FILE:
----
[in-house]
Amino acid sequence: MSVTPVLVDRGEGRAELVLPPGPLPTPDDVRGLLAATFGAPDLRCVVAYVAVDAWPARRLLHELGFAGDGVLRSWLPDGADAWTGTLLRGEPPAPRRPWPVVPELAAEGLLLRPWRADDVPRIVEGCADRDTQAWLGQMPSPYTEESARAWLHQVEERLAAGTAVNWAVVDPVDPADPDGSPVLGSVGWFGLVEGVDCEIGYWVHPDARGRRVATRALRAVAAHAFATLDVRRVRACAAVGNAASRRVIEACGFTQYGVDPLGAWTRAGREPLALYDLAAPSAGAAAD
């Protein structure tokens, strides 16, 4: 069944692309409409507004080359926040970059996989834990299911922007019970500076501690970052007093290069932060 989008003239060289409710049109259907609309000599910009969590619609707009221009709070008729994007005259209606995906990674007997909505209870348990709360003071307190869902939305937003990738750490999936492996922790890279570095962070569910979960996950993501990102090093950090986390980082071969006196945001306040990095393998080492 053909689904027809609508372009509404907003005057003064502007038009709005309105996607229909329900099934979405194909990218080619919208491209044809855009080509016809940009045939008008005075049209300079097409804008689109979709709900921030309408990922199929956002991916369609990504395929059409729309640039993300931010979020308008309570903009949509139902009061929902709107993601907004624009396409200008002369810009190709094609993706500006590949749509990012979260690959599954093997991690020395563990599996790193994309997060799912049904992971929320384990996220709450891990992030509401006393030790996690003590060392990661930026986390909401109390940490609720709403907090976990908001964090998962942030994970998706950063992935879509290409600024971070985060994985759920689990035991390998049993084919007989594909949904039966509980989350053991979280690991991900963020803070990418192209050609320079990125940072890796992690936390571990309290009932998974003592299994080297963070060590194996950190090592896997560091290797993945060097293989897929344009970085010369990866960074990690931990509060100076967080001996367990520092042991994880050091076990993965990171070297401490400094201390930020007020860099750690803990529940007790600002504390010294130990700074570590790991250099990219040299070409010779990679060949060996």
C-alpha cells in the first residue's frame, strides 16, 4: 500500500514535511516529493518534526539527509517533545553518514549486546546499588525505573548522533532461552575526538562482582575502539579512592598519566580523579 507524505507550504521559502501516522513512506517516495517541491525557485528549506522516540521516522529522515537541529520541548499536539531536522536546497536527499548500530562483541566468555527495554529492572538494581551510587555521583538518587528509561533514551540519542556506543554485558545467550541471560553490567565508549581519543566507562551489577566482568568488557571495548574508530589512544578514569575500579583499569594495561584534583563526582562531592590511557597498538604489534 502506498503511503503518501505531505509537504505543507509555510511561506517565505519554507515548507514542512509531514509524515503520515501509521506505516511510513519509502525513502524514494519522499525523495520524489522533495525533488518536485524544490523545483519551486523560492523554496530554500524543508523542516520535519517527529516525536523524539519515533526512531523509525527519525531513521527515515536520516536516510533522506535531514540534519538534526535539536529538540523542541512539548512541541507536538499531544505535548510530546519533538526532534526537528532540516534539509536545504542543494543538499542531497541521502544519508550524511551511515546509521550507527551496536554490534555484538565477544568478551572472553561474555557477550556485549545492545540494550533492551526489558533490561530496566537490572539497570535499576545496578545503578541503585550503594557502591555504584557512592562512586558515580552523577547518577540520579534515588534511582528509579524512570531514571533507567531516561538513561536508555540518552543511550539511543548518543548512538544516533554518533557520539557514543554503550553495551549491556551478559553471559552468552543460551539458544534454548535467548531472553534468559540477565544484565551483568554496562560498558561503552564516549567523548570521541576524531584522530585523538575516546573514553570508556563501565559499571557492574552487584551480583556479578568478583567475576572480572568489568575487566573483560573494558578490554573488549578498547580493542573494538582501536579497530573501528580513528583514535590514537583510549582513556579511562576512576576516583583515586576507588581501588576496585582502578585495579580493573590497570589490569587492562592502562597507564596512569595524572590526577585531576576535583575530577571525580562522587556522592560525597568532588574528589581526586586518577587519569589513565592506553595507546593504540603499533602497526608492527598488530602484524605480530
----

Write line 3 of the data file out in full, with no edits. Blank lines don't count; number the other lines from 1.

């Protein structure tokens, strides 16, 4: 069944692309409409507004080359926040970059996989834990299911922007019970500076501690970052007093290069932060 989008003239060289409710049109259907609309000599910009969590619609707009221009709070008729994007005259209606995906990674007997909505209870348990709360003071307190869902939305937003990738750490999936492996922790890279570095962070569910979960996950993501990102090093950090986390980082071969006196945001306040990095393998080492 053909689904027809609508372009509404907003005057003064502007038009709005309105996607229909329900099934979405194909990218080619919208491209044809855009080509016809940009045939008008005075049209300079097409804008689109979709709900921030309408990922199929956002991916369609990504395929059409729309640039993300931010979020308008309570903009949509139902009061929902709107993601907004624009396409200008002369810009190709094609993706500006590949749509990012979260690959599954093997991690020395563990599996790193994309997060799912049904992971929320384990996220709450891990992030509401006393030790996690003590060392990661930026986390909401109390940490609720709403907090976990908001964090998962942030994970998706950063992935879509290409600024971070985060994985759920689990035991390998049993084919007989594909949904039966509980989350053991979280690991991900963020803070990418192209050609320079990125940072890796992690936390571990309290009932998974003592299994080297963070060590194996950190090592896997560091290797993945060097293989897929344009970085010369990866960074990690931990509060100076967080001996367990520092042991994880050091076990993965990171070297401490400094201390930020007020860099750690803990529940007790600002504390010294130990700074570590790991250099990219040299070409010779990679060949060996």